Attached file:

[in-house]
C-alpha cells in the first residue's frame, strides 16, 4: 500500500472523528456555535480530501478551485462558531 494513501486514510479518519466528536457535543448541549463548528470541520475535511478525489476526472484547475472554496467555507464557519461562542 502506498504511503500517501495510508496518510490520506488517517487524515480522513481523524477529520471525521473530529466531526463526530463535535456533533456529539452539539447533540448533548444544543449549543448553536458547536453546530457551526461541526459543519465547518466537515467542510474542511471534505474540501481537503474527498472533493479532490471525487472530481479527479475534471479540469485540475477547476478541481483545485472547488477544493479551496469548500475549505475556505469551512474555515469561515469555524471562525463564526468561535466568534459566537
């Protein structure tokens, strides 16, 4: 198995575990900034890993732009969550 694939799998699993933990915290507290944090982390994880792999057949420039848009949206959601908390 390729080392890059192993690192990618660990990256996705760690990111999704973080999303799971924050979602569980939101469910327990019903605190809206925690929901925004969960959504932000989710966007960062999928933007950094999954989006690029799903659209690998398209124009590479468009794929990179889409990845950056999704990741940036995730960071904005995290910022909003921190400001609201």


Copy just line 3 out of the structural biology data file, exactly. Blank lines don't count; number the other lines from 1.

């Protein structure tokens, strides 16, 4: 198995575990900034890993732009969550 694939799998699993933990915290507290944090982390994880792999057949420039848009949206959601908390 390729080392890059192993690192990618660990990256996705760690990111999704973080999303799971924050979602569980939101469910327990019903605190809206925690929901925004969960959504932000989710966007960062999928933007950094999954989006690029799903659209690998398209124009590479468009794929990179889409990845950056999704990741940036995730960071904005995290910022909003921190400001609201």